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Cindy Lieberman is vice president at Celsis International.
Small changes can have a big effect further downstream in your manufacturing processes.
A butterfly flapping its wings over Brazil can influence the direction and severity of a storm in New England. Called the "butterfly effect," mathematic models have shown that even very small changes in one area of a system can create large variations downstream.
Applied to the pharmaceutical manufacturing process, there is a "butterfly effect" that has the potential to create large savings for your operations when viewed from a more holistic perspective. It's not where you would normally look to free up working capital and reduce inventory requirements. Yet that's the effect of adopting a rapid screening method in the microbiology laboratory.
Consider this: If your company's products are free from contamination 99% or more of the time, then why are these products held up for an average of 5 to 14 days while traditional microbiological limits or sterility tests are conducted? If only the tiniest fraction, 1% of your products at most, needs to be detained for the full 5 to 14 days for further evaluation, then why subject the remaining 99% of your clean production to the same timeline? Isn't it smarter to release clean product as soon as you can determine it is, in fact, clean? What's needed is an absence or presence test, the results of which can be determined in as few as 18 hours.
Products testing negative for contamination can be released and shipped out to distribution and to customers faster, greatly streamlining your supply chain and reducing your working capital requirements. These efficiency improvements also reduce warehouse space requirements and even the amount of capital tied up in safety stock.
Recently, a Chicago-area manufacturer of a wide range of pharmaceutical and over-the-counter products found it was quickly outgrowing its 10 year-old facility. The need for warehouse space was far outstripping projections. The company faced a critical financial decision: Should they build or rent additional facilities? On examination, it became clear that an increasingly significant portion of their existing warehouse capacity was allocated to the micro-hold area. Here, formulated products were being held in sealed vats before bottling while samples from these vats were being checked for contamination. Using traditional microbiological testing methods, product samples from every batch, every day, were poured into agar plates and placed on racks where they would sit for several days, also taking up floor space. The plates could be checked at any time for organism growth, but the lot couldn't be released until there had been five days without growth.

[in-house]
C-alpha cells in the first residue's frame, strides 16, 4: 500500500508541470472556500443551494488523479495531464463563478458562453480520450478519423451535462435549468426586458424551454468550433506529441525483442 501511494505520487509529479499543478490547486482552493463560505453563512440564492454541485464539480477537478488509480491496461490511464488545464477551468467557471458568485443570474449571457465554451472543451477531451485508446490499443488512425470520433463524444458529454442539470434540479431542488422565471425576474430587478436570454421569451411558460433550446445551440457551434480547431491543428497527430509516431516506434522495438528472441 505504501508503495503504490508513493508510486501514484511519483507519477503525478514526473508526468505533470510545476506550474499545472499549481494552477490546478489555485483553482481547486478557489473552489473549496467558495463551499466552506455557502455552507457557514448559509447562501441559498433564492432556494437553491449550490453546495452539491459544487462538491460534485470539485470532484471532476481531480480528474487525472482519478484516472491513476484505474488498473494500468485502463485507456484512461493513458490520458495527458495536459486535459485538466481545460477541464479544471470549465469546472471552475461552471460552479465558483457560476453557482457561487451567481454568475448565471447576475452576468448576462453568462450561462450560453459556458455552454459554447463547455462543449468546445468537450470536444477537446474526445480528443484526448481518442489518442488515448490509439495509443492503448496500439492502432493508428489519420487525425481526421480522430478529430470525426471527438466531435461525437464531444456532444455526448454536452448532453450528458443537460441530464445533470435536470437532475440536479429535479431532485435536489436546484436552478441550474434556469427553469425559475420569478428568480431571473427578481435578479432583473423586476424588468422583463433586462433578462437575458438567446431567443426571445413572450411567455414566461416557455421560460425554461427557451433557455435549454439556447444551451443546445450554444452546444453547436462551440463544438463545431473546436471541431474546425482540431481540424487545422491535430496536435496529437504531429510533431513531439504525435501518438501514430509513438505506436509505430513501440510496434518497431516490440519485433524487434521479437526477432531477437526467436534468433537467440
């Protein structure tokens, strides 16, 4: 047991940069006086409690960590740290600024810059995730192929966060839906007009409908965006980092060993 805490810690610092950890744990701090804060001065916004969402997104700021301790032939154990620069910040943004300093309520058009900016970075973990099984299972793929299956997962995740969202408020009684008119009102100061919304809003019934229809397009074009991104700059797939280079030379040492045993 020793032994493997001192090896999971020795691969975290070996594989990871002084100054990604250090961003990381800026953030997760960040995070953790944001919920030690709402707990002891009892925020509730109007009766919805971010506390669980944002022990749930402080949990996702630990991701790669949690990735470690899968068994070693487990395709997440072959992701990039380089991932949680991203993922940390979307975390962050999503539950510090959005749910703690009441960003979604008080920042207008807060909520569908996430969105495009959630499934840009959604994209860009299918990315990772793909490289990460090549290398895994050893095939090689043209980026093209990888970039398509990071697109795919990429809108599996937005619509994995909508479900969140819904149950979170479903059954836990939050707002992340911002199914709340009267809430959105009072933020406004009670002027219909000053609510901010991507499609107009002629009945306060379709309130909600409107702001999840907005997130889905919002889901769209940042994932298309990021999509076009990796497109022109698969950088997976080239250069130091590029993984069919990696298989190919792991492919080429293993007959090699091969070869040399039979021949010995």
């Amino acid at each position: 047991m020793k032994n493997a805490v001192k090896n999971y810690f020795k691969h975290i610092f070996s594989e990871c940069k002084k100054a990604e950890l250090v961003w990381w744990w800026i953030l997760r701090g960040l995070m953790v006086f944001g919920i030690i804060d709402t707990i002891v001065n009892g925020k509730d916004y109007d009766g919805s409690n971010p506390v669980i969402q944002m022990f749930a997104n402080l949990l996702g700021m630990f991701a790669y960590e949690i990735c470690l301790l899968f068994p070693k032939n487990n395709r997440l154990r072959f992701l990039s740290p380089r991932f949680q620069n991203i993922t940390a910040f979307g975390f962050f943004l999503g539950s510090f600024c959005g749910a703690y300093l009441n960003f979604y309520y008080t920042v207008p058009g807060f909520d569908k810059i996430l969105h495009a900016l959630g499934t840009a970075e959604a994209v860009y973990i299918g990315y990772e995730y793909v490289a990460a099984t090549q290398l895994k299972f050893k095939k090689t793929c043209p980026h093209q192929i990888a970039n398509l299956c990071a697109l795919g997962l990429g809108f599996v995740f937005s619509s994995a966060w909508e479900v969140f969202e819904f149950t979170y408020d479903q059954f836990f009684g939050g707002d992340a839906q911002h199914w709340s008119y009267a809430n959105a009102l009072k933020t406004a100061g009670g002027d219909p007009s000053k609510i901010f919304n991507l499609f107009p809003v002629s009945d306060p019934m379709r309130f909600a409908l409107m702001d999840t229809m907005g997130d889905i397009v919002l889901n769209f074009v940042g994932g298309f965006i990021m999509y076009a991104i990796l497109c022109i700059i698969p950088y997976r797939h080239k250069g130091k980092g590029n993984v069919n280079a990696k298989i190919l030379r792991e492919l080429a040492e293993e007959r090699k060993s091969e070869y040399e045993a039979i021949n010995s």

The director of quality control was familiar with rapid methods. In fact, the company had a system in place, but it was capable of running only a few dozen tests per day. When pushed harder, it invariably broke down and needed service. Something had to change. The company selected a new, high-throughput screening system using adenylate kinase, which is used to enhance an adenosine triphosphate (ATP) bioluminescent reaction. The quality department now has the capacity to screen up to 120 incubated samples per hour. Lots are routinely tested; those absent contamination are packaged and released.
For this company, a capital investment of approximately $100,000 returned a five-year net present value of nearly a million dollars. This relatively small flap of a butterfly's wings in the microbiology laboratory to a new, more efficient and reliable system, made a large difference downstream, enabling the company to reclaim significant warehouse space and extending the life of its facility for at least another 10 years.
Cindy Lieberman is a vice president at Celsis International, Chicago, IL, 312.476.1200, email@example.com